Student loan forgiveness; a promise broken
On Sept. 27, 2007, President George W. Bush was downright gleeful about the signing of a bipartisan bill intended to make college more affordable and accessible.
“I have the honor of signing a bill that will help millions of low-income Americans earn a college degree. I'm really looking forward to signing this bill. I love the fact that this country is dedicated to helping people who want to realize a dream,” said the Republican president.
A freshman Connecticut congressman, Democrat Rep. Joe Courtney, had used his first speech on the House floor to push for the “College Cost Reduction and Access Act of 2007” that Bush was signing.
Contained in the bill was the Public Service Loan Forgiveness program. The program’s concept seemed simple enough. Borrowers who faithfully made at least their minimum payments on their student loans for 10 years — these things are like mortgages — while working in a qualifying public service job would have the remainder of their federal direct student loans forgiven.
Public service jobs covered under the law included full-time employment in emergency management, government, military service, public safety, law enforcement, public health, public education, social work, childcare and public library sciences, among others.
But it hasn’t worked out so well for those counting on it. The Department of Education, using a private servicer to assess loan forgiveness applications, has denied relief to more than 99 percent of applicants since the first borrowers became eligible in October 2017. The latest statistics I could find showed that of the 99,962 people who applied, 845 were granted loan forgiveness.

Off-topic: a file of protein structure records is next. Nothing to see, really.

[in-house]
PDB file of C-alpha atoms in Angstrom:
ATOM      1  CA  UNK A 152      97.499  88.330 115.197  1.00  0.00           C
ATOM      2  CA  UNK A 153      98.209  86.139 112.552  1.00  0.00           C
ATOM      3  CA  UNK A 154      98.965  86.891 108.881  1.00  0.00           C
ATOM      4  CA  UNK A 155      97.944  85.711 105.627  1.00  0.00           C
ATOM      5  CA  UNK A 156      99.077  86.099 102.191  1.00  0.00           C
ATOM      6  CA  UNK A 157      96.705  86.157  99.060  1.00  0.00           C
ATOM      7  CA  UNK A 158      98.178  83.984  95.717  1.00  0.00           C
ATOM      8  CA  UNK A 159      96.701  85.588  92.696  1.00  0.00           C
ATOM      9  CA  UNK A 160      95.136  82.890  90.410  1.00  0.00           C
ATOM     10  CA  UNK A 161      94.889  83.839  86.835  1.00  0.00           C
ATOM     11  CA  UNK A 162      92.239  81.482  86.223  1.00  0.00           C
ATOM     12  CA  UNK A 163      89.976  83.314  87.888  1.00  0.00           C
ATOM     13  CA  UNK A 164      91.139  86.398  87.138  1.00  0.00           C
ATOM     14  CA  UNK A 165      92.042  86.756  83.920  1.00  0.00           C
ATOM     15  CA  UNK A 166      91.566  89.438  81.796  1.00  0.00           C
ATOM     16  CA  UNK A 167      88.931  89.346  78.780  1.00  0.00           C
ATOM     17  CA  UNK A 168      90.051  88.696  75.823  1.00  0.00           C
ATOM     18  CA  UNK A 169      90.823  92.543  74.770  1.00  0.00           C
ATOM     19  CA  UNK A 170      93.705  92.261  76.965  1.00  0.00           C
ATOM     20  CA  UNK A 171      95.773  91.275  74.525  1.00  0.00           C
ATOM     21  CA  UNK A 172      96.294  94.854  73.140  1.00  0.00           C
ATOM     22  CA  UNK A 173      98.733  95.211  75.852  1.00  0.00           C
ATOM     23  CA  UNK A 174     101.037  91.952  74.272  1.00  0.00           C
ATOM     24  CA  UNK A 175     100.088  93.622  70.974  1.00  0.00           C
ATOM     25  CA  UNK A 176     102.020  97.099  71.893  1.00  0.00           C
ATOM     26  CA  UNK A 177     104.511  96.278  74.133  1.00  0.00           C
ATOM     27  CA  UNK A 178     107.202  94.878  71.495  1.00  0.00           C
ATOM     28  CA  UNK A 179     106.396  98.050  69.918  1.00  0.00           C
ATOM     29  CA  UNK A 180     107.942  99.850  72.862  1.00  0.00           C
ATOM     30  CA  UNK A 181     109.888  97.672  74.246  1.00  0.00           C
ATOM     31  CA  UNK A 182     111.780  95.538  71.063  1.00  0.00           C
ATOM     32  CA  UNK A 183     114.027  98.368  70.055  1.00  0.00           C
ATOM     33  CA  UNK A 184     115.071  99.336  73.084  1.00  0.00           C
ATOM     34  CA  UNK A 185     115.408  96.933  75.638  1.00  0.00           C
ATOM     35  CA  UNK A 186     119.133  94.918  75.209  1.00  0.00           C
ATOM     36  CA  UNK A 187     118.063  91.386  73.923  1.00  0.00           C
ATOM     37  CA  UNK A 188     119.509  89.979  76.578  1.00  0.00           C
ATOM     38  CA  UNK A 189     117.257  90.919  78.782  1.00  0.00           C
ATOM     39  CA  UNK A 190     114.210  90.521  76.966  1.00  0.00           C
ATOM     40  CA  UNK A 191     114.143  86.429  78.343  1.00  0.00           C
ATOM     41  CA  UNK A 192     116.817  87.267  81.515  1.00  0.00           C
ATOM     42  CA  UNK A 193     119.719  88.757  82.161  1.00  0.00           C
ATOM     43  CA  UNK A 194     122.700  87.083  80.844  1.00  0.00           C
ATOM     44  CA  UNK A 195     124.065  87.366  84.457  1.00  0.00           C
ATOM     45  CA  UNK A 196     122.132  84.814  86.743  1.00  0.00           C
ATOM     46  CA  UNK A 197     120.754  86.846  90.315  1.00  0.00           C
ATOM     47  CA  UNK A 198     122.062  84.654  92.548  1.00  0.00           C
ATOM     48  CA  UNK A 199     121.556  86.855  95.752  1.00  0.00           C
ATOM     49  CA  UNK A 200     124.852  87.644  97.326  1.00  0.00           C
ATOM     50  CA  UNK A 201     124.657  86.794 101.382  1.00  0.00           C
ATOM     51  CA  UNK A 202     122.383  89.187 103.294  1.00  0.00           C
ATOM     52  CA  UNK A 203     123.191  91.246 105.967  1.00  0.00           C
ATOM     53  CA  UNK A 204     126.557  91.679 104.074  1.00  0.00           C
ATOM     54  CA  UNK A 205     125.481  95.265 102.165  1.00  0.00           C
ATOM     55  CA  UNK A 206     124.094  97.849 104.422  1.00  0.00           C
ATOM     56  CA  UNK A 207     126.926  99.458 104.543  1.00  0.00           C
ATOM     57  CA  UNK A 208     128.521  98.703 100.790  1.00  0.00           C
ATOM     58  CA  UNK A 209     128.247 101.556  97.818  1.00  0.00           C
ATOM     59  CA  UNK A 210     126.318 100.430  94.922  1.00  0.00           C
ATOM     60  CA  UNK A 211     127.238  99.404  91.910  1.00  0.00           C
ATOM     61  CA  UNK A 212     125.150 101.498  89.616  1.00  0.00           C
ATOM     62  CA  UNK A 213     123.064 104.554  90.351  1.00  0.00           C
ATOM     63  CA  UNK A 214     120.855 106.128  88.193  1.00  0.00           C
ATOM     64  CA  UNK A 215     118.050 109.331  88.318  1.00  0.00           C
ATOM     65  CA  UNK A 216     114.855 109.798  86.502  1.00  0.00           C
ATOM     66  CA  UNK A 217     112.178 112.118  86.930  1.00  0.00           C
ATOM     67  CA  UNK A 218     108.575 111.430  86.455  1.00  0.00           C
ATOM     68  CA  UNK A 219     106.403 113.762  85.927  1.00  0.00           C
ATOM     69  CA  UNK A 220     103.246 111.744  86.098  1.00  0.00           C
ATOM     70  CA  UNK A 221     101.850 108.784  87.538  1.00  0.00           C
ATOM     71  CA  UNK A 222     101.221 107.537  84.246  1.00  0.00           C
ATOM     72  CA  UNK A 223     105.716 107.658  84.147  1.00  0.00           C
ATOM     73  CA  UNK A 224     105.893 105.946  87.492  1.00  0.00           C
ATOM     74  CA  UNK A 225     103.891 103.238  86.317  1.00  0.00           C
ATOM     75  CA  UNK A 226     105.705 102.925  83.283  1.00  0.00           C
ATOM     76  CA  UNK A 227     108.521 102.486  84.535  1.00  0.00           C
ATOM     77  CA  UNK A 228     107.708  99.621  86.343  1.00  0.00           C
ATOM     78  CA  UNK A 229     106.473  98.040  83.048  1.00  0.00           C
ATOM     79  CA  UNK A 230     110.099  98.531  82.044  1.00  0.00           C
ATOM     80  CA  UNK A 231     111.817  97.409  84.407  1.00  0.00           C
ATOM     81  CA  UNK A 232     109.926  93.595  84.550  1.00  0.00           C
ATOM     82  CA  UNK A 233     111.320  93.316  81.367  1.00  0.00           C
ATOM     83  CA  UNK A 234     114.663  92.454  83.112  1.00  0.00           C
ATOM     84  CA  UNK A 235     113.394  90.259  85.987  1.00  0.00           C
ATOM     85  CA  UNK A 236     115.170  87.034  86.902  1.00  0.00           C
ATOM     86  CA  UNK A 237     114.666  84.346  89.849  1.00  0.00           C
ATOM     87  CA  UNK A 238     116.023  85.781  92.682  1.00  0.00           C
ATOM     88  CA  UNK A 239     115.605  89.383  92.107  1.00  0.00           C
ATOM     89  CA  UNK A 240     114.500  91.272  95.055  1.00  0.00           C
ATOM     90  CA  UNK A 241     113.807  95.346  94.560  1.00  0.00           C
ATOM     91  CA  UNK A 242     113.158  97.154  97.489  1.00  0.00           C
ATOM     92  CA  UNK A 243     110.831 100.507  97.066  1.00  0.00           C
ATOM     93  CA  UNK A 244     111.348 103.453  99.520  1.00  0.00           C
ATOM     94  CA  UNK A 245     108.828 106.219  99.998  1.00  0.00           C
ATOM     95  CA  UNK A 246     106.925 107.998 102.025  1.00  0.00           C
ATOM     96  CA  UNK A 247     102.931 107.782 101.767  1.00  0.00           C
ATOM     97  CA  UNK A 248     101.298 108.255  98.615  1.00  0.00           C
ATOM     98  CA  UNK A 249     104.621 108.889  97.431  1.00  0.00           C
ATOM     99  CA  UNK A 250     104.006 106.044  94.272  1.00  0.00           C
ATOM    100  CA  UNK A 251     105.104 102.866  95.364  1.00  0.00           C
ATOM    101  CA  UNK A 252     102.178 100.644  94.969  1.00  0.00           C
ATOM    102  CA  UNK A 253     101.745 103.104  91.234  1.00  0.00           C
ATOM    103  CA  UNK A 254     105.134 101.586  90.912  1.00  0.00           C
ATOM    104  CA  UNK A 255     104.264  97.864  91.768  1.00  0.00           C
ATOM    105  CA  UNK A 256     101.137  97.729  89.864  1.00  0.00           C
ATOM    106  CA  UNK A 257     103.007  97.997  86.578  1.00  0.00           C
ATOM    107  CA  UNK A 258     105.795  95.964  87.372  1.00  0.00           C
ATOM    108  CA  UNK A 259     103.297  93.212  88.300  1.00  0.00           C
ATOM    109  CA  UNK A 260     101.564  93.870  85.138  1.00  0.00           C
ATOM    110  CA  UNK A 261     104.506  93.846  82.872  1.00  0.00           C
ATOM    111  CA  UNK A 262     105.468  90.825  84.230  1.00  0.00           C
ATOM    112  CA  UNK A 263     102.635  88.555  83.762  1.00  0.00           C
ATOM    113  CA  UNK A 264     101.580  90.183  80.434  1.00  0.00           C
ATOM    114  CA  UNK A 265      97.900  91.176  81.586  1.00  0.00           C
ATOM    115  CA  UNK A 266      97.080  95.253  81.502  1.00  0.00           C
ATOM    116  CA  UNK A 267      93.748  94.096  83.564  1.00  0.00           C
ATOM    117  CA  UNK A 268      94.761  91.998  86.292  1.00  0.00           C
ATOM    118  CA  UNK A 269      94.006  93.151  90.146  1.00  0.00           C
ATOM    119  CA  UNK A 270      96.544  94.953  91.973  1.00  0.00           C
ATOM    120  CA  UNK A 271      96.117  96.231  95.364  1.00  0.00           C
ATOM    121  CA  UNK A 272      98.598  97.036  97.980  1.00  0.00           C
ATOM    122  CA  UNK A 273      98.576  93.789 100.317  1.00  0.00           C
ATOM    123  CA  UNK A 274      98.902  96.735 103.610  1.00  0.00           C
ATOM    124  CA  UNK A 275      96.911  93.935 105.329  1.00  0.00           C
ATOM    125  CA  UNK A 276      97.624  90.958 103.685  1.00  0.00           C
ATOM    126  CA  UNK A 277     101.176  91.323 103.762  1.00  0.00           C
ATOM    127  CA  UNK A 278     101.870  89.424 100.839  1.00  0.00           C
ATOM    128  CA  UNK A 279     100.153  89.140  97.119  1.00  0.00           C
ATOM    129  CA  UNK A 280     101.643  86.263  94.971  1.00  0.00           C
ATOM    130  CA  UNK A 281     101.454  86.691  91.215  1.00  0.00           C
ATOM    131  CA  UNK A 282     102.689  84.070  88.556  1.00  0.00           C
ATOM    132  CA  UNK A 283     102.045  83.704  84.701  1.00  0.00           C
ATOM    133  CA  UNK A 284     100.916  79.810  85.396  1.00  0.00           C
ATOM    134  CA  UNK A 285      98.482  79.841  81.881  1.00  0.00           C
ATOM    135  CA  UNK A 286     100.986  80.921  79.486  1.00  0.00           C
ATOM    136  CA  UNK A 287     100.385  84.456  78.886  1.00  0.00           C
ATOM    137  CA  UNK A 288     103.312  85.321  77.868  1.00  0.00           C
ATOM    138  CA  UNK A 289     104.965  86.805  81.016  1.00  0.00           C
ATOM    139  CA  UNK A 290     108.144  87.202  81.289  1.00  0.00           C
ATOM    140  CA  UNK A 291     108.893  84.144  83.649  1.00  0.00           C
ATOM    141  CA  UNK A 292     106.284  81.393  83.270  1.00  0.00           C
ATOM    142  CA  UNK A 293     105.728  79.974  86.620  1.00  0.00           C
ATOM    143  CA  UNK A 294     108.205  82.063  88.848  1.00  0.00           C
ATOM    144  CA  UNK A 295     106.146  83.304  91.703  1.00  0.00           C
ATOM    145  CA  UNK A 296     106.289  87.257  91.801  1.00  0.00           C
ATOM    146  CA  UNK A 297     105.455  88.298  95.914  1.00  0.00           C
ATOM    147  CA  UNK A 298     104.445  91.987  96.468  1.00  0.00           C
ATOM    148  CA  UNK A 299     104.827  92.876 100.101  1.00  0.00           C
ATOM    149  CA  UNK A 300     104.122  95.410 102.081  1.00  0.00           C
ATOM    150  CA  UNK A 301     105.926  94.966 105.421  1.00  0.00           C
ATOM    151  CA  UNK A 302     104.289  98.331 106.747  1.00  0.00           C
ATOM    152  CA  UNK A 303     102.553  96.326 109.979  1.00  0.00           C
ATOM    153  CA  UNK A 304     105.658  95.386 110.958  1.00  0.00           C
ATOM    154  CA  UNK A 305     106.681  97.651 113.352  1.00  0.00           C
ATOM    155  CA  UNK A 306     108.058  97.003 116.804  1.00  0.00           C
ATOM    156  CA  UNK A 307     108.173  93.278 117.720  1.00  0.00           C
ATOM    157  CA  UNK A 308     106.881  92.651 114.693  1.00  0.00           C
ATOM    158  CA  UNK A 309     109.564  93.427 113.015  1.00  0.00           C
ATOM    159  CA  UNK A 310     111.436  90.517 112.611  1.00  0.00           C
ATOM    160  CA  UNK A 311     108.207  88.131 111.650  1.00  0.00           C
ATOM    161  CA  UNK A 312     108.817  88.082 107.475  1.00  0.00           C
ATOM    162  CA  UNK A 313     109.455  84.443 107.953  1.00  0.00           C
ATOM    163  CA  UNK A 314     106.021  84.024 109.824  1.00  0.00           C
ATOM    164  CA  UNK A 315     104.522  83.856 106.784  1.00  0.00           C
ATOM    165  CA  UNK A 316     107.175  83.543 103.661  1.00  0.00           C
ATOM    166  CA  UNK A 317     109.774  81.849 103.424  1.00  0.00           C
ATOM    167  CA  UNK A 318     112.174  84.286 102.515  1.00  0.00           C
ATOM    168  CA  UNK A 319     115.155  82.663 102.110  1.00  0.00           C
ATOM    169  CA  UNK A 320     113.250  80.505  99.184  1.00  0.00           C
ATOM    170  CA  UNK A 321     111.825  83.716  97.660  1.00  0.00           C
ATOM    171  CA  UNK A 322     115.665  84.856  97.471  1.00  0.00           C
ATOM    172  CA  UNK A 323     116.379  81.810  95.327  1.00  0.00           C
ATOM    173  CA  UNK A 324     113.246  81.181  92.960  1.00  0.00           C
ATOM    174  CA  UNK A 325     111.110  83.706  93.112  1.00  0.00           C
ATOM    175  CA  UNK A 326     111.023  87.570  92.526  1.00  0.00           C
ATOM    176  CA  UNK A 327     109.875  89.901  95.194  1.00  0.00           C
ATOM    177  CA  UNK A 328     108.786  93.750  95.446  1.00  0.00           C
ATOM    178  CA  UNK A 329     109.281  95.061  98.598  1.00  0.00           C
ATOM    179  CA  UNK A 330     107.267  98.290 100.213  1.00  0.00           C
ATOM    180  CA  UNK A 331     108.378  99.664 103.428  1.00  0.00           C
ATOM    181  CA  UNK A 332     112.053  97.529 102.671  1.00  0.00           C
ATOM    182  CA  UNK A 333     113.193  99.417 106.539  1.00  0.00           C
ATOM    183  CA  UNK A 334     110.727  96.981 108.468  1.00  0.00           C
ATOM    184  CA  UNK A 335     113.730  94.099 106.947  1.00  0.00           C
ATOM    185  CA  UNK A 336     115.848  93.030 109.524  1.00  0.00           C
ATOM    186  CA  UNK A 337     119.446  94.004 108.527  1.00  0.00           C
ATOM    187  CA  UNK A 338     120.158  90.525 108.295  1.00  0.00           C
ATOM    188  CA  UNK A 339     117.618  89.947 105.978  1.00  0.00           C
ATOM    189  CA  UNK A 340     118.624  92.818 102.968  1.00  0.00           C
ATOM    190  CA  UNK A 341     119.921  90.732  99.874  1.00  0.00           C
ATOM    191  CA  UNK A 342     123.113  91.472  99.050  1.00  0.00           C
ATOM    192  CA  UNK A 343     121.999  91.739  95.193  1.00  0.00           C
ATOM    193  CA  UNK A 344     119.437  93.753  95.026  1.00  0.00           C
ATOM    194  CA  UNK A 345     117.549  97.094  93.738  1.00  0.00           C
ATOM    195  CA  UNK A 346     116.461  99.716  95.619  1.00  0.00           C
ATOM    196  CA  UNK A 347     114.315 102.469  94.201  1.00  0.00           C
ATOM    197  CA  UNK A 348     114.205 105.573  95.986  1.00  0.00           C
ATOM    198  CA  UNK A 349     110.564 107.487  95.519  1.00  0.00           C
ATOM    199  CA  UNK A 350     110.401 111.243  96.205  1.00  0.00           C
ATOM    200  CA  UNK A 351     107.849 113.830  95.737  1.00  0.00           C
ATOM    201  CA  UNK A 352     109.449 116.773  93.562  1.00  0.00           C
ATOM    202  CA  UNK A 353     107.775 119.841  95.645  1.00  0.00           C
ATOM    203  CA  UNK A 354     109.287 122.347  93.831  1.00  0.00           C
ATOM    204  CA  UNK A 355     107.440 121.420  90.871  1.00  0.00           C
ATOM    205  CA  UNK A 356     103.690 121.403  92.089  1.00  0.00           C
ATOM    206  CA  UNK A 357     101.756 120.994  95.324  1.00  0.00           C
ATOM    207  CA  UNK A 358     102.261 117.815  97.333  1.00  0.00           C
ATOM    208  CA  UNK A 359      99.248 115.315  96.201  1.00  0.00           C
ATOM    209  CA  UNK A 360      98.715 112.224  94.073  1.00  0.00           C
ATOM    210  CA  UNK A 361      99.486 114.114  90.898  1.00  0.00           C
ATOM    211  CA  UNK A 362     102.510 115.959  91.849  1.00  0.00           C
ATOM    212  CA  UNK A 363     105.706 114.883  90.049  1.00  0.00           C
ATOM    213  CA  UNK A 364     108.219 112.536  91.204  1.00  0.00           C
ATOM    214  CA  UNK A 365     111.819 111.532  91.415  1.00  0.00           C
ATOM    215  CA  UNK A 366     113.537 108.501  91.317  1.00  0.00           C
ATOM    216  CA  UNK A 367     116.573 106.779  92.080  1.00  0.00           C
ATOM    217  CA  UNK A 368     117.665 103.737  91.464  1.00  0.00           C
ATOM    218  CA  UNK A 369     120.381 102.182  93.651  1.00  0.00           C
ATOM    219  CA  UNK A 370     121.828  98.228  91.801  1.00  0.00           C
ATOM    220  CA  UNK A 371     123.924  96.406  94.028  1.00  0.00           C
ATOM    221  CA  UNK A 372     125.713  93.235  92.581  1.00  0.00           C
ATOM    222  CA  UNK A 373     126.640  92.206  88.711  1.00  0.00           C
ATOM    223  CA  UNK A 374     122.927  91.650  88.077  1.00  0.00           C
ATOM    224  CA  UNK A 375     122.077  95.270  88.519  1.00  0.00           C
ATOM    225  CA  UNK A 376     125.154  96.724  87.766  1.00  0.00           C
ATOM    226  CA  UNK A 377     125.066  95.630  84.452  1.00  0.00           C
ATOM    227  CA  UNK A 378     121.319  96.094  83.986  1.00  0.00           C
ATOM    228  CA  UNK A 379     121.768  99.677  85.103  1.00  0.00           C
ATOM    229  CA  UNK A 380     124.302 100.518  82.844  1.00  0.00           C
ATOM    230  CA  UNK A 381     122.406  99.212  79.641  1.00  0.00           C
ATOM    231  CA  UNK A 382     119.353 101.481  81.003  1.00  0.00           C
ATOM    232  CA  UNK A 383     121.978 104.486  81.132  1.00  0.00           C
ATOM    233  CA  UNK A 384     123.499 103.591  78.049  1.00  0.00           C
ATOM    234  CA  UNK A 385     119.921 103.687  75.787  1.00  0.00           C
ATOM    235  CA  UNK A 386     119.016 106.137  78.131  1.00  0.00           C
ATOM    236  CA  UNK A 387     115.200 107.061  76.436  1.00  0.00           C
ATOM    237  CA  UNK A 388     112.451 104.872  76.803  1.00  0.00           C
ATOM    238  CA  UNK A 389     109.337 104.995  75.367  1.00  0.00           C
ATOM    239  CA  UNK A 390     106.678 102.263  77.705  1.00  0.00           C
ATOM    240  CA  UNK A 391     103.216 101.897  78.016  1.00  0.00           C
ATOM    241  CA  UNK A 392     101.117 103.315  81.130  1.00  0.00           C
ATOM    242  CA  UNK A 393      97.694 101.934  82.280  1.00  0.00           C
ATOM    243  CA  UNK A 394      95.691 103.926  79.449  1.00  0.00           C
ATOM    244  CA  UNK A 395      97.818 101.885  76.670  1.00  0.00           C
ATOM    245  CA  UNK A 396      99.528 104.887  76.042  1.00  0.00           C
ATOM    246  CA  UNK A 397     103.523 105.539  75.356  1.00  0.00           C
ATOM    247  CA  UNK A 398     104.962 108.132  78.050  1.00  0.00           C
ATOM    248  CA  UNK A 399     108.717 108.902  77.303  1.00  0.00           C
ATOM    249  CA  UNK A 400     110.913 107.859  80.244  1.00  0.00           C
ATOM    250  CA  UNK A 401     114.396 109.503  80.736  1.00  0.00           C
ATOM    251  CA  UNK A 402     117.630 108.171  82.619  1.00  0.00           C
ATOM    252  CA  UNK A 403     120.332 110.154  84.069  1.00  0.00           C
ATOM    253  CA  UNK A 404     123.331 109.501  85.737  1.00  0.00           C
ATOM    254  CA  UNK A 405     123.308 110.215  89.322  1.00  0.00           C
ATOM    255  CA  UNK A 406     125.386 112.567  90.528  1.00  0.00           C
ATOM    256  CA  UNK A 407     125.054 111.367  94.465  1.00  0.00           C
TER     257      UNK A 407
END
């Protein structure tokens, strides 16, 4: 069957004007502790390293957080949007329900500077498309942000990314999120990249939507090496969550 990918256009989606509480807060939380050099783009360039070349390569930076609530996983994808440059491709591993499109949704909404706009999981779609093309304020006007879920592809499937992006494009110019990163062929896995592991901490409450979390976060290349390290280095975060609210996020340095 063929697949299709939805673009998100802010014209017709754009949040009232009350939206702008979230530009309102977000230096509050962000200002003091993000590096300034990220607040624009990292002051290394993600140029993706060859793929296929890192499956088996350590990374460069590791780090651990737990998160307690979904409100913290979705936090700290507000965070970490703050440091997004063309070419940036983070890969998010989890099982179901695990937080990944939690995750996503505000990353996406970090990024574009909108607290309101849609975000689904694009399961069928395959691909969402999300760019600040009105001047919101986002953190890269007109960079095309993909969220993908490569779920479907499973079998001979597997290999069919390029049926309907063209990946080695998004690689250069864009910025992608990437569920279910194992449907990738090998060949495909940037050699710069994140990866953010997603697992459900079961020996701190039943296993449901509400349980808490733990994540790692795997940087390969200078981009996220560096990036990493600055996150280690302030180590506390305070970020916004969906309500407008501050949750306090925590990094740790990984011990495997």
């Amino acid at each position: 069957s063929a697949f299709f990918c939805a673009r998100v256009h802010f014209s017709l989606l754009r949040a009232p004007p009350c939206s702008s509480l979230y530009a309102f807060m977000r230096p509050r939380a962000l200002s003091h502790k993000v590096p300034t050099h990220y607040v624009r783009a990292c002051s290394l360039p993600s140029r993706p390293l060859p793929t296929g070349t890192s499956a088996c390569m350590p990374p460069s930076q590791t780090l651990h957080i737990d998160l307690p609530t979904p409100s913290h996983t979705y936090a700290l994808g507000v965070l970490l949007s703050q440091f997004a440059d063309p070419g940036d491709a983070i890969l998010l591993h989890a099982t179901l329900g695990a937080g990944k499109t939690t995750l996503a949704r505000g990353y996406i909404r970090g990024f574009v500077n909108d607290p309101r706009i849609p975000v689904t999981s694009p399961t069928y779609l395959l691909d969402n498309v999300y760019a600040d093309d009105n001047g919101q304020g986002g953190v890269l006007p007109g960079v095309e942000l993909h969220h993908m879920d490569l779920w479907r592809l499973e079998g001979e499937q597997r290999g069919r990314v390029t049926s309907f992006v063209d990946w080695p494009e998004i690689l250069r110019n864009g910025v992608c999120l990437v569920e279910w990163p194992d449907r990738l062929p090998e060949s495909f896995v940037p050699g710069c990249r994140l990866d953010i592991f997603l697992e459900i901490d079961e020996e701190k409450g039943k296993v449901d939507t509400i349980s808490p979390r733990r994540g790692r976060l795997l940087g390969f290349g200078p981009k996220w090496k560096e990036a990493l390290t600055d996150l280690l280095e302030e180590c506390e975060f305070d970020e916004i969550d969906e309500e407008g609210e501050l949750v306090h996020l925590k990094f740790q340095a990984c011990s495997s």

No wonder people lose all faith in politicians promising wonderful things.
Applications are being rejected because the borrowing allegedly did not all come from a federal loan program authorized under the act, or because borrowers did not use a particular kind of repayment plan, and other technicalities.
The American Federation of Teachers, with several named plaintiffs who were denied loan forgiveness, is suing the Department of Education and Education Secretary Elisabeth Devos. The lawsuit claims the administrators of the program failed to maintain accurate records, did not explain the reasons for denials, and had steered borrowers into repayment plans that were later used as justification for denying the promised forgiveness.
The plaintiffs contend they made career and financial decisions based on the expectation of loan forgiveness, only to see it denied.
On Nov. 22, Connecticut Attorney General William Tong announced the state was joining 21 state attorneys in filing a friend of the court brief in support of the plaintiffs.
Last year, Courtney joined 150 members of the House and Senate in signing a letter to DeVos demanding an explanation as to why so few applicants were being approved. Her defense was that the current administration got stuck with trying to administer a complicated program.
A dozen Democratic senators have offered to simplify things. They would amend the bill to greatly expand the pool of borrowers who would be judged eligible to have their debt canceled. While there are more than a dozen ways to repay student loans, only one of the four income-based programs have been judged as eligible. Under the Democratic bill, all federal repayment plans would be eligible, an assumption many folks were already operating on.
Also, the Education Department would be required to provide better information about the program. Going forward, half of an eligible college graduate’s student loans could be forgiven after five years, the other half after 10.
The Republican majority in the Senate has blocked the proposal, for while they don’t mind running up the federal debt to provide tax cuts for billionaires, Senate Republicans are not so keen on doing so for public servants.
Where is George W. Bush and his compassionate conservatism when you need them?
Paul Choiniere is the editorial page editor.
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